Consider dropping a piece paper and a brick from the same height. Although in theory they should both strike the ground at the same time; in practice the brick will always strike the ground first. The reason is because of air resistance. As the paper falls to the ground air resistance is pushing the paper up, this slows the acceleration of the paper.

It is known that as the velocity of an object increases the air resistance acting on the object increases. If we consider jumping out of a plane and free fall towards the Earth the F.B.D. would be as follows:

Now the force of gravity acting on the object does not change, however as we speed up towards the Earth the force of air resistance is increasing. Eventually there reaches a point when the Fg = Fair when this occurs we are no longer accelerating towards the Earth, but fall with a constant velocity that is called the TERMINAL VELOCITY.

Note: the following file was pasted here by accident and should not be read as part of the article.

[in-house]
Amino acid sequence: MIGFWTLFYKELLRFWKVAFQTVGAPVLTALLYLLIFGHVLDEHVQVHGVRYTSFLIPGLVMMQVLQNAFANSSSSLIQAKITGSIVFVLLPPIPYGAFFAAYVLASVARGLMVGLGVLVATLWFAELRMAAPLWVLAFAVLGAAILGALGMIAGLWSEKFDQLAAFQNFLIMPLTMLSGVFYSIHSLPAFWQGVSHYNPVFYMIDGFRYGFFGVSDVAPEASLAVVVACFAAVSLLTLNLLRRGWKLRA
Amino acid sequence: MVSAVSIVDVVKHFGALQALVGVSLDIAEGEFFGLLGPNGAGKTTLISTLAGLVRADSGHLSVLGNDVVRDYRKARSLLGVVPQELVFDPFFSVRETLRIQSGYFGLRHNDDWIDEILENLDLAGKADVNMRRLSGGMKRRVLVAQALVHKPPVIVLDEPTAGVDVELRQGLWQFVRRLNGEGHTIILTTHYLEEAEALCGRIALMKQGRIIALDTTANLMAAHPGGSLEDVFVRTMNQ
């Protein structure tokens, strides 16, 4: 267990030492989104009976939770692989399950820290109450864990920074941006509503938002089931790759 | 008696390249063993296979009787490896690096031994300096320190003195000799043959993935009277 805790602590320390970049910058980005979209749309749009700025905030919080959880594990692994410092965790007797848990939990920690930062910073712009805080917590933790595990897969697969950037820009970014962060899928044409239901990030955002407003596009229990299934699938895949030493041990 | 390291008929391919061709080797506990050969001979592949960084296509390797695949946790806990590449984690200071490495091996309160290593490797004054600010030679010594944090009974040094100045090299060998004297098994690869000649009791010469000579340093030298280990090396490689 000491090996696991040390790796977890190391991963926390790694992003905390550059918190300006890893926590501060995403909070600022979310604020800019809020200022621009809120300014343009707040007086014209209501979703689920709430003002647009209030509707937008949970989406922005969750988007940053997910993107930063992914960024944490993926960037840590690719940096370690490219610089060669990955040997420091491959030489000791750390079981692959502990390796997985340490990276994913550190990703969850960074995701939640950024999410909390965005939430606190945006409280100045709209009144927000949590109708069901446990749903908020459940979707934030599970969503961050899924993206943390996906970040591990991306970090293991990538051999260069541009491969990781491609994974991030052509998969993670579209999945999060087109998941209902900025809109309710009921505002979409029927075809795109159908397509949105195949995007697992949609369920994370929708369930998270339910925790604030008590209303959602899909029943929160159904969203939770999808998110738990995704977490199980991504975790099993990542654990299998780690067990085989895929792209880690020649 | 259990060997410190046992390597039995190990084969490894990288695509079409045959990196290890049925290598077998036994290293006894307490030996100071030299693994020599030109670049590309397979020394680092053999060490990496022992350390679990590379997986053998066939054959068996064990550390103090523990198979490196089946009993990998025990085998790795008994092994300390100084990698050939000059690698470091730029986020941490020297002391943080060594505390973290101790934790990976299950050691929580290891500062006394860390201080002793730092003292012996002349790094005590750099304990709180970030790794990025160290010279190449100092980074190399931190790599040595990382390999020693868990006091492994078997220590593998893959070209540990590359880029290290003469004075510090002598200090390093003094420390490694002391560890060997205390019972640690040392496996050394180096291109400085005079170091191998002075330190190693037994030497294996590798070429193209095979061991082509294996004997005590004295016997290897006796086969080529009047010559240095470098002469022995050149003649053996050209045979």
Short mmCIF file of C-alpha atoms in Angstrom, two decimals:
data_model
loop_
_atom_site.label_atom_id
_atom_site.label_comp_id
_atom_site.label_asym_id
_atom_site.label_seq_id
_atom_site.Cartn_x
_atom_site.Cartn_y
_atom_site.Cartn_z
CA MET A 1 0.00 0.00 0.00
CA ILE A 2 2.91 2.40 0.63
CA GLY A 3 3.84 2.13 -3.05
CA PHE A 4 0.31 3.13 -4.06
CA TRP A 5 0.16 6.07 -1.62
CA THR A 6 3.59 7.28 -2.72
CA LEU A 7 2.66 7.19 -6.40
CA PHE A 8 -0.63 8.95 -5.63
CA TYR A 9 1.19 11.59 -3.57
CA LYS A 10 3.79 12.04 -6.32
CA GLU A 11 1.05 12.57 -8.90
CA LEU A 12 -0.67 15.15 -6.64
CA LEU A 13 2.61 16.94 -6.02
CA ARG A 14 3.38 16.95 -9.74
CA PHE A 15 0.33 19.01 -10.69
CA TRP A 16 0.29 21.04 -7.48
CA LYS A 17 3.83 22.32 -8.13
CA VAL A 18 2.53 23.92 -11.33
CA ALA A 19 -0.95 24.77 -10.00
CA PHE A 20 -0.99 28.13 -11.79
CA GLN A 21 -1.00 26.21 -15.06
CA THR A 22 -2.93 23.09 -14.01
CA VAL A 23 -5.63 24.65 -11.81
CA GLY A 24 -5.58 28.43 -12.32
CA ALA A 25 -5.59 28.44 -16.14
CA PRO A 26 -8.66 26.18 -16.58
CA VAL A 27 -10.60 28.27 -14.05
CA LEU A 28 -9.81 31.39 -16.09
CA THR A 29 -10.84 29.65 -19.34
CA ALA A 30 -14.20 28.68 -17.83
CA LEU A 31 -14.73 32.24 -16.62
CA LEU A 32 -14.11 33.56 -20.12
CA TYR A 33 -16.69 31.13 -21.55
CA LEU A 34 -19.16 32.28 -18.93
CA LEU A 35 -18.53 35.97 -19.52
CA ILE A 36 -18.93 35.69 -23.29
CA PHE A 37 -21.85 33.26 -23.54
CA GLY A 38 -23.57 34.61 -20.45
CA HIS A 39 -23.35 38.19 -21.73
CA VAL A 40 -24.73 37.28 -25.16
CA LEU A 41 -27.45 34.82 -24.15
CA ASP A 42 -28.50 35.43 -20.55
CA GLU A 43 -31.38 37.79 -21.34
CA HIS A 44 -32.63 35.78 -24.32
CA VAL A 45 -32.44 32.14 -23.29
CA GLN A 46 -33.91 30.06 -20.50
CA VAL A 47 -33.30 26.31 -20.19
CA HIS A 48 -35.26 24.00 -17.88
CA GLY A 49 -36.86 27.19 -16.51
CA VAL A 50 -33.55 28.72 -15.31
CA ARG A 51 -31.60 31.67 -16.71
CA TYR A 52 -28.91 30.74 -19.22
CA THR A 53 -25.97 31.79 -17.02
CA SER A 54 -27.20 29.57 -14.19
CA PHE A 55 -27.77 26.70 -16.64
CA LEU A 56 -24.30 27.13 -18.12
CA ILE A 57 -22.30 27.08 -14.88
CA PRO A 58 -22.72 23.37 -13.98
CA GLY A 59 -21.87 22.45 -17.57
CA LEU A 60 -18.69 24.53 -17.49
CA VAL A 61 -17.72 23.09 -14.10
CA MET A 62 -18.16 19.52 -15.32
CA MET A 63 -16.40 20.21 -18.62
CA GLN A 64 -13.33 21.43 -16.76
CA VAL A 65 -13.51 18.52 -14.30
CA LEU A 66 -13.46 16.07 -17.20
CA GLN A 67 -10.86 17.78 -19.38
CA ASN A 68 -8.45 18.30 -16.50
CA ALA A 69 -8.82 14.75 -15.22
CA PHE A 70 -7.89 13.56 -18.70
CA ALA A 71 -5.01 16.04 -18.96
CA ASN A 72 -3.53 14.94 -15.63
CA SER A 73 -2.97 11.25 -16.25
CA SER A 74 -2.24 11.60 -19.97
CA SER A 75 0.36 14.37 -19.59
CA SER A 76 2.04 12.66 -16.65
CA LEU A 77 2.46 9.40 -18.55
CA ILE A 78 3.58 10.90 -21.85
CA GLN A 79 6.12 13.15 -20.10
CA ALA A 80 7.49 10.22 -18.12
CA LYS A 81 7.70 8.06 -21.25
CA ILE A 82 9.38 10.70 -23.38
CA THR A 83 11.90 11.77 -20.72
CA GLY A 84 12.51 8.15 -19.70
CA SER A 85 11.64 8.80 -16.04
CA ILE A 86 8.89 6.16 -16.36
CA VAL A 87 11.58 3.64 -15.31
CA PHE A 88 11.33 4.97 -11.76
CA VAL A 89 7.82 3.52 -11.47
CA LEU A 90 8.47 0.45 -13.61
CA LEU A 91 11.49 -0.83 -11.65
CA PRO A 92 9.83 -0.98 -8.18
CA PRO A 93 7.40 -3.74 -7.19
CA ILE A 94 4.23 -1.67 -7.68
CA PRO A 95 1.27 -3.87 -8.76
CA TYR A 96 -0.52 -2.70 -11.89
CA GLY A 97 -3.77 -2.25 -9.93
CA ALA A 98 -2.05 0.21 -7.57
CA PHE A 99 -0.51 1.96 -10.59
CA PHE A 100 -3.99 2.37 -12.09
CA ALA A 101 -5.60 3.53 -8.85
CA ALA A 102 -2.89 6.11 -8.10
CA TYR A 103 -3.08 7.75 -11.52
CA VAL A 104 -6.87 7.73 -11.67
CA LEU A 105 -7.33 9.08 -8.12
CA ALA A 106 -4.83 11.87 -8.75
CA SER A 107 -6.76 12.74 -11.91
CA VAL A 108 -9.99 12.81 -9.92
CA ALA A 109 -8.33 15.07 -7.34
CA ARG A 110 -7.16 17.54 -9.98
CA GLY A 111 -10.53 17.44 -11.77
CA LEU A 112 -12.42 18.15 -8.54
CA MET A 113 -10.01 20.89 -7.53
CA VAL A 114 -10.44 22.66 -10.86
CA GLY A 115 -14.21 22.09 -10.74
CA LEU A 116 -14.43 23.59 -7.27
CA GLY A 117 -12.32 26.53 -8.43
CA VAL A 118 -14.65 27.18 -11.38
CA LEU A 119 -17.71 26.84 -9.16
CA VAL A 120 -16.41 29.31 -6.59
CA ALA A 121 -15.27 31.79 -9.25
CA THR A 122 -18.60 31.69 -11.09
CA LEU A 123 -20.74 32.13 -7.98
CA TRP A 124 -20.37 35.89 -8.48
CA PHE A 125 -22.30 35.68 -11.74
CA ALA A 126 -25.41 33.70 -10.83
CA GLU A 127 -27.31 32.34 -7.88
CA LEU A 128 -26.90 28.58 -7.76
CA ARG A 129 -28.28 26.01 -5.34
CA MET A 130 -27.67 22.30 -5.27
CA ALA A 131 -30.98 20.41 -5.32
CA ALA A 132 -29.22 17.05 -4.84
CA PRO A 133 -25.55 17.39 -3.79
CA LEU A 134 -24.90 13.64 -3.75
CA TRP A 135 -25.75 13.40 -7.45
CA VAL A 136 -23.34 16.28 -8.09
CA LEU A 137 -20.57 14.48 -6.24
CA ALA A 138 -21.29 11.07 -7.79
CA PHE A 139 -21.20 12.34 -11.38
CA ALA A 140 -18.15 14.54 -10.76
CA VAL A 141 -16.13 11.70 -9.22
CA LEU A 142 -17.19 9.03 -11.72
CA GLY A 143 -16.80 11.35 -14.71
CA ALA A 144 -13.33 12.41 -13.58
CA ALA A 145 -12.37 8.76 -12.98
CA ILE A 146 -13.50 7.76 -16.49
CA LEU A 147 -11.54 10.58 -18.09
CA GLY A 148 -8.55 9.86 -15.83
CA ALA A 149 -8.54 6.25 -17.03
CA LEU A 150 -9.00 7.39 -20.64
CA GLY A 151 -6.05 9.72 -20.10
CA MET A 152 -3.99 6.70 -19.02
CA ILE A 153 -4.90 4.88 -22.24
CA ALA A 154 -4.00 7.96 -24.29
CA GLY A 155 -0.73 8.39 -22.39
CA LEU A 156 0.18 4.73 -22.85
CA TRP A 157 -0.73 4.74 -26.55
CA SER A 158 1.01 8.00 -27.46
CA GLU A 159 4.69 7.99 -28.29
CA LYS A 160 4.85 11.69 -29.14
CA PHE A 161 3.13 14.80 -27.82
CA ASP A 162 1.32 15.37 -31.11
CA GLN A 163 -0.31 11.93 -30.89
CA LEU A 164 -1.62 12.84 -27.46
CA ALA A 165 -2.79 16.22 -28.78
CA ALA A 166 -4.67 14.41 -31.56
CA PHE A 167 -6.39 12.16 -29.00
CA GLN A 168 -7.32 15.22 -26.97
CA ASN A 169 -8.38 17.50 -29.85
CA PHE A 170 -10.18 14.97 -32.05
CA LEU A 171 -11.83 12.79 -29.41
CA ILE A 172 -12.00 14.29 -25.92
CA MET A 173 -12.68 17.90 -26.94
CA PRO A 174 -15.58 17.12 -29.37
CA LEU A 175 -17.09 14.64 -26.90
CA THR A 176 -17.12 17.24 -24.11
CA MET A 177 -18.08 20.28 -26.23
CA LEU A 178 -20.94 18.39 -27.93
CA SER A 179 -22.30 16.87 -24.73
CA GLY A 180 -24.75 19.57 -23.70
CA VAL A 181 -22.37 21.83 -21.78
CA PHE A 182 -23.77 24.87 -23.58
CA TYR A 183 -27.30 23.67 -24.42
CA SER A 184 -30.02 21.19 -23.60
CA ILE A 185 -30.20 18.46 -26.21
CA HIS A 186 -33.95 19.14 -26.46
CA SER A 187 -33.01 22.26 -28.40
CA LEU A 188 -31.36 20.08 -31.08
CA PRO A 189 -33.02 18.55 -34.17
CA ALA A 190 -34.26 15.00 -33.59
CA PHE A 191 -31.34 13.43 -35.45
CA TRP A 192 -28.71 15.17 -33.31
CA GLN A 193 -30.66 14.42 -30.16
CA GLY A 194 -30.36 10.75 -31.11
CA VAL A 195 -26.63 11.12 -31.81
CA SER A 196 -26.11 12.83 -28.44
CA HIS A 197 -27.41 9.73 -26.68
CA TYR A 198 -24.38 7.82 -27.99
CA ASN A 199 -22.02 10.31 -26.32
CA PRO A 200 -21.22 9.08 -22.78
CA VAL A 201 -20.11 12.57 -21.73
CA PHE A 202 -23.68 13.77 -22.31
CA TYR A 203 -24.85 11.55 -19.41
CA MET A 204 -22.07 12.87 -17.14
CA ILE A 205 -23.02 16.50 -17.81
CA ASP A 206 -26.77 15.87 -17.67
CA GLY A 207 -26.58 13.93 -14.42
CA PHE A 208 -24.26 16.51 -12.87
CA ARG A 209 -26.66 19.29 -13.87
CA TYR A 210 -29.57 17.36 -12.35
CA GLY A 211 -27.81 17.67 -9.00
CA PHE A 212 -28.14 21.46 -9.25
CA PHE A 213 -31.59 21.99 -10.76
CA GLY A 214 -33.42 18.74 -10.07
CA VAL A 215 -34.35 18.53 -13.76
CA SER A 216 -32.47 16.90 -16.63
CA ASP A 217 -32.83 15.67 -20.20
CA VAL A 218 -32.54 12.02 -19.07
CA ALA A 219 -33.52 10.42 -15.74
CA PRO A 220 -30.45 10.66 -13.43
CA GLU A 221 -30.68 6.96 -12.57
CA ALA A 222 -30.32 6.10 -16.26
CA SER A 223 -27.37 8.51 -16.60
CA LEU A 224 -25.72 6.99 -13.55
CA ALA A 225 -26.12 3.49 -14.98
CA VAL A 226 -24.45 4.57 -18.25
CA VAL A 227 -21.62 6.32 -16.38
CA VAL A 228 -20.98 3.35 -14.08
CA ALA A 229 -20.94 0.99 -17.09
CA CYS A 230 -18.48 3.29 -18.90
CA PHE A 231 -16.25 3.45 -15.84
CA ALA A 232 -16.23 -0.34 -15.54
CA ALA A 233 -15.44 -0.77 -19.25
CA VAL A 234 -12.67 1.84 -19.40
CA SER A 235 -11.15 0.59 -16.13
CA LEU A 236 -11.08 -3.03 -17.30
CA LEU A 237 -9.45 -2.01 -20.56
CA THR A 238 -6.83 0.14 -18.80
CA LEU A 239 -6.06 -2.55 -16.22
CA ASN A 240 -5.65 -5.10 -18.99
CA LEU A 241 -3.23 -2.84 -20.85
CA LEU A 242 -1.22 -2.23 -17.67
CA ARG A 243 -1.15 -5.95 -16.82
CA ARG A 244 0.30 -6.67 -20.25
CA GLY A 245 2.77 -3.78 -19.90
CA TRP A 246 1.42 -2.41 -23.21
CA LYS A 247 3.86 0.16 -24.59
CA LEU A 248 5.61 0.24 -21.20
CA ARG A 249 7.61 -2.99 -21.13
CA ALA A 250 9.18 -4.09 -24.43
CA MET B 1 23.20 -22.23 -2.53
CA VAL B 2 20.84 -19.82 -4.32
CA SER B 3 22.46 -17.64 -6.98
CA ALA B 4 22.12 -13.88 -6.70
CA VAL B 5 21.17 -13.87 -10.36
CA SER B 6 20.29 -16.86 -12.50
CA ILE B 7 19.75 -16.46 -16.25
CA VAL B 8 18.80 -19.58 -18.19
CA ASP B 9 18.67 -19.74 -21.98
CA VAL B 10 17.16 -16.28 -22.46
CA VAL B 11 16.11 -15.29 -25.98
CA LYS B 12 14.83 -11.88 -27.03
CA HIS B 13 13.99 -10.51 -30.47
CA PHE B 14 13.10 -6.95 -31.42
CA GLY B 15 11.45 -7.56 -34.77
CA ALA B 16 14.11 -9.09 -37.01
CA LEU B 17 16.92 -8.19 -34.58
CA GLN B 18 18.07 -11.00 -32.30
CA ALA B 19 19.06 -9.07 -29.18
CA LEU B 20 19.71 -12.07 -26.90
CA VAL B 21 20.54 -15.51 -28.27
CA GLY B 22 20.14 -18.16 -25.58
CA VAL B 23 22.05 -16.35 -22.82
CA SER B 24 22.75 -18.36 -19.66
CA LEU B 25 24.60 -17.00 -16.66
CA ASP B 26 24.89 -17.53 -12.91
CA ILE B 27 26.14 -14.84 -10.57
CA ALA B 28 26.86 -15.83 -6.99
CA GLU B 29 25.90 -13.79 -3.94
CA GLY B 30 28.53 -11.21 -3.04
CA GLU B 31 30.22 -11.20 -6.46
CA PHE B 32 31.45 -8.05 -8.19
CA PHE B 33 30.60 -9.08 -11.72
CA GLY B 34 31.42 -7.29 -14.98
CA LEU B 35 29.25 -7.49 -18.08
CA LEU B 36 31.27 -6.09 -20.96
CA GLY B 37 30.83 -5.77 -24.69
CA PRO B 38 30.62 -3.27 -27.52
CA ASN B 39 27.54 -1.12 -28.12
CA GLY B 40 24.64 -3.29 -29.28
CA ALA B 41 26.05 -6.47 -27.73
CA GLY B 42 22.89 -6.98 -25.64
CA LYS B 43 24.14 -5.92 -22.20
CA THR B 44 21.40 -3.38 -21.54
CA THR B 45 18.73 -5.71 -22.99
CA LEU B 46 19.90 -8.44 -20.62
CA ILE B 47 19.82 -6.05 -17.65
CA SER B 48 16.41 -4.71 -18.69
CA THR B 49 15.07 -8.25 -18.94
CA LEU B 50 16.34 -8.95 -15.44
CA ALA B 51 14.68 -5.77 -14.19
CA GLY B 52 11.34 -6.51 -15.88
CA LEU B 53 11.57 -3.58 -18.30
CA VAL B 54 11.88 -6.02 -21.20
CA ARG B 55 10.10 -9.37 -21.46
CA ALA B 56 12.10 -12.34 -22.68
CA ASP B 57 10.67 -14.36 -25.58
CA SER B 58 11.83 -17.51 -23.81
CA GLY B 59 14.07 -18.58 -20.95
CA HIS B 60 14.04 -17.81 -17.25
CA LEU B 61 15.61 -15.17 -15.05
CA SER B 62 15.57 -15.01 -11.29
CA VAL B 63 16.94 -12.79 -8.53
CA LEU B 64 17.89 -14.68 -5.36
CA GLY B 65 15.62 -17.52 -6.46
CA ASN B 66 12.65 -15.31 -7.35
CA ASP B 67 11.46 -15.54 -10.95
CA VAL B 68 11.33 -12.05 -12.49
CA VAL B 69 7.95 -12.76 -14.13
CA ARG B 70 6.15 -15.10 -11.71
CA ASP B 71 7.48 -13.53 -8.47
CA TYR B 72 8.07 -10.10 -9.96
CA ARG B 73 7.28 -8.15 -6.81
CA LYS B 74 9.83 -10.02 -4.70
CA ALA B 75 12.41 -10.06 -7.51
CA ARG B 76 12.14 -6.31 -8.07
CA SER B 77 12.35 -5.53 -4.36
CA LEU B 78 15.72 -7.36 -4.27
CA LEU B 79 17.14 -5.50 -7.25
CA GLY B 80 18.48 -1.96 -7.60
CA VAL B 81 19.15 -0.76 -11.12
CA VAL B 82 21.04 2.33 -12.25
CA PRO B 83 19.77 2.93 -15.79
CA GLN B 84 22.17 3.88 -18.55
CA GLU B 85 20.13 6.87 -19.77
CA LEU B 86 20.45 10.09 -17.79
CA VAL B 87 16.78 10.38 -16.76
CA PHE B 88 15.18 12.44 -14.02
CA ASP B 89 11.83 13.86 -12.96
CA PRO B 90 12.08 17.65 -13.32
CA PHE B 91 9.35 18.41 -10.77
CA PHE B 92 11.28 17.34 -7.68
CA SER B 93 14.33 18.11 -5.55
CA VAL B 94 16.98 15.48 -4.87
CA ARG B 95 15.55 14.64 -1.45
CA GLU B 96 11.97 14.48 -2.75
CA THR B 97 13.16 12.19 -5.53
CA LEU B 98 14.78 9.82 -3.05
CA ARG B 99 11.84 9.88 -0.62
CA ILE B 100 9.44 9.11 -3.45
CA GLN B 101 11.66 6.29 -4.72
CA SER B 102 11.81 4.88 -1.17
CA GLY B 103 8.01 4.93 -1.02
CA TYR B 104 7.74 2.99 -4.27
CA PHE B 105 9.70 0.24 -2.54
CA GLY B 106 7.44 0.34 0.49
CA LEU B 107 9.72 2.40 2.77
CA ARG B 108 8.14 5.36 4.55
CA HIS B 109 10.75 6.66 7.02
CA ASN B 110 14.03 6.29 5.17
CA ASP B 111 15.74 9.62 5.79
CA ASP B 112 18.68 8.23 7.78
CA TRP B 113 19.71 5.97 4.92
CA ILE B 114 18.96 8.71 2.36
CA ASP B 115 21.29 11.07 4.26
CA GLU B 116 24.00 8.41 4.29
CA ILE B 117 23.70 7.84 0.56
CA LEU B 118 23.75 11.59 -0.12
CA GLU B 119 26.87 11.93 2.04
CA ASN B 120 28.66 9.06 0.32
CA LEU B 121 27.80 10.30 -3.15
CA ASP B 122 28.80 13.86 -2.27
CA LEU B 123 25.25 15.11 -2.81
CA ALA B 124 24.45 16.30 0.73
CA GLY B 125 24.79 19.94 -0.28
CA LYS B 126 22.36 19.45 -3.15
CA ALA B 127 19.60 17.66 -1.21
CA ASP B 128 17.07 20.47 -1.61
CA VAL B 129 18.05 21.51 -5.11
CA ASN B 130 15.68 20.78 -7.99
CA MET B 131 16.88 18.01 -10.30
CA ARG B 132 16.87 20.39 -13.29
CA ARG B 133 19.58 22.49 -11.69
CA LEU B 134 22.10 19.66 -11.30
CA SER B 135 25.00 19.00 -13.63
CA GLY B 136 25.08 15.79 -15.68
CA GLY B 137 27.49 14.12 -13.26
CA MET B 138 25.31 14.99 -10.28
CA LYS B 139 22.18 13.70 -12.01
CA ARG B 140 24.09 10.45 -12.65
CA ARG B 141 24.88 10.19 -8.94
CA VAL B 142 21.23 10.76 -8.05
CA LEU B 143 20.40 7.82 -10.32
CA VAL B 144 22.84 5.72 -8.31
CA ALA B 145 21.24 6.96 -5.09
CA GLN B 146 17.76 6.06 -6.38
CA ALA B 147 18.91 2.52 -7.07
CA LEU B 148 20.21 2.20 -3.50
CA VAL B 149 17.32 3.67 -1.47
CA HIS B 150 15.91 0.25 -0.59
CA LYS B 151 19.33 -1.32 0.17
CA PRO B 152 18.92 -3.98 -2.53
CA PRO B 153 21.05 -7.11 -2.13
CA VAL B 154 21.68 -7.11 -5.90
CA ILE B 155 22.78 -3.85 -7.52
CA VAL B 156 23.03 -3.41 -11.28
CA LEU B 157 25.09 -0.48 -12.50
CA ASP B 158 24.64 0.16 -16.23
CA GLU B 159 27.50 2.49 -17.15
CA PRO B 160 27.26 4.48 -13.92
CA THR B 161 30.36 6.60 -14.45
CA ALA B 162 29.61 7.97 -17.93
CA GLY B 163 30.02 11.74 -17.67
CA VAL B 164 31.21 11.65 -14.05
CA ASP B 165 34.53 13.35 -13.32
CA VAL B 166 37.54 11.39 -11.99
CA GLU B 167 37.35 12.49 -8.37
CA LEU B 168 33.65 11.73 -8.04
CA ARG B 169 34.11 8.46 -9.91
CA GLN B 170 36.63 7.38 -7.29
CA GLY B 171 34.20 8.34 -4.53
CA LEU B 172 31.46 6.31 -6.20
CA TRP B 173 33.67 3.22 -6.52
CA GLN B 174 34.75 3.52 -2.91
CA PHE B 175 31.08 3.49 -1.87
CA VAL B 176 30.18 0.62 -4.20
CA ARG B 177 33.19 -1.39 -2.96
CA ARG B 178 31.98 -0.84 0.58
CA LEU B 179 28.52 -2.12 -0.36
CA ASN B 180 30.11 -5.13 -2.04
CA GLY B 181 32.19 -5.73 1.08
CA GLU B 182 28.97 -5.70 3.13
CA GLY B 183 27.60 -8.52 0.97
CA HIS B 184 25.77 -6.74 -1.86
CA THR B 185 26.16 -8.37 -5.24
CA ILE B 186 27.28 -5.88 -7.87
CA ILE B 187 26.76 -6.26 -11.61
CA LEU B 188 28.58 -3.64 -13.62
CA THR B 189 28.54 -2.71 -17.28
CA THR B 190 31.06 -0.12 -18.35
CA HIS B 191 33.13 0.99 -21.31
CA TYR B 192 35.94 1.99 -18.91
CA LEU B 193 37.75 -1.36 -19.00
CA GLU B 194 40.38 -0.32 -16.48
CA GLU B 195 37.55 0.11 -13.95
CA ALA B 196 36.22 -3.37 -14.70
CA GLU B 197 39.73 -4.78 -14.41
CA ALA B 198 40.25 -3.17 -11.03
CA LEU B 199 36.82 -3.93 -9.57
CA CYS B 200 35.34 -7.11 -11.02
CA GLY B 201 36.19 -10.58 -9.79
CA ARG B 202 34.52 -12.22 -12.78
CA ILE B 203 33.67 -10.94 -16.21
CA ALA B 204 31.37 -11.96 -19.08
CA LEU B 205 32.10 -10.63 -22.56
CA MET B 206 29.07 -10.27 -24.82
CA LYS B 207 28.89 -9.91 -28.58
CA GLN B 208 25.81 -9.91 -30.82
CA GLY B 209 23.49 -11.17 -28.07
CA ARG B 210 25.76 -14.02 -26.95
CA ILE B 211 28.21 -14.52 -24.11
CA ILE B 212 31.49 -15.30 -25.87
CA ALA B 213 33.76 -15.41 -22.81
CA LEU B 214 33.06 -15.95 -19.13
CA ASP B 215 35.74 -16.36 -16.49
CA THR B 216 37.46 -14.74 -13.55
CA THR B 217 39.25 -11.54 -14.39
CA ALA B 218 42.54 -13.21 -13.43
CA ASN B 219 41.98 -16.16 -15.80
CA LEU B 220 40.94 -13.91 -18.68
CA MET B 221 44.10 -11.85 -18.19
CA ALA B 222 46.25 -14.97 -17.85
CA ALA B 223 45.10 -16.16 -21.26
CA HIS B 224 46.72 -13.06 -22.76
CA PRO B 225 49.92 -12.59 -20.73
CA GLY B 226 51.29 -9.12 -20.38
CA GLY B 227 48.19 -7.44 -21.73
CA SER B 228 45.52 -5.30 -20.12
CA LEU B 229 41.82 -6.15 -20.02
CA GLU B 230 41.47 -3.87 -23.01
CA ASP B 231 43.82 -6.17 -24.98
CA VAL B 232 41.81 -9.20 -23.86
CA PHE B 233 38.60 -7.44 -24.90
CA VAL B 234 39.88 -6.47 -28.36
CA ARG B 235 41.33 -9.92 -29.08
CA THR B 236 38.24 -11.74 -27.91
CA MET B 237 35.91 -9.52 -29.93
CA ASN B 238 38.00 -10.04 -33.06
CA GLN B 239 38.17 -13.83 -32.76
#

The terminal velocity of an object in free fall depends on two main factors: 1. The mass of the object
2. The surface area exposed to the air resistance

For example: A human free falling towards Earth has a terminal velocity of 190 km/h. If you use a parachute the terminal velocity is about 20 km/h.

If we were to observe this motion on a speed time graph it would be as follows:

Notice that the velocity of the object increase until it reaches a constant value which is the terminal velocity. Also notice that the acceleration of the object is NOT CONSTANT, meaning the constant acceleration equations do not apply, but Newton’s second law still does.

Laboratory: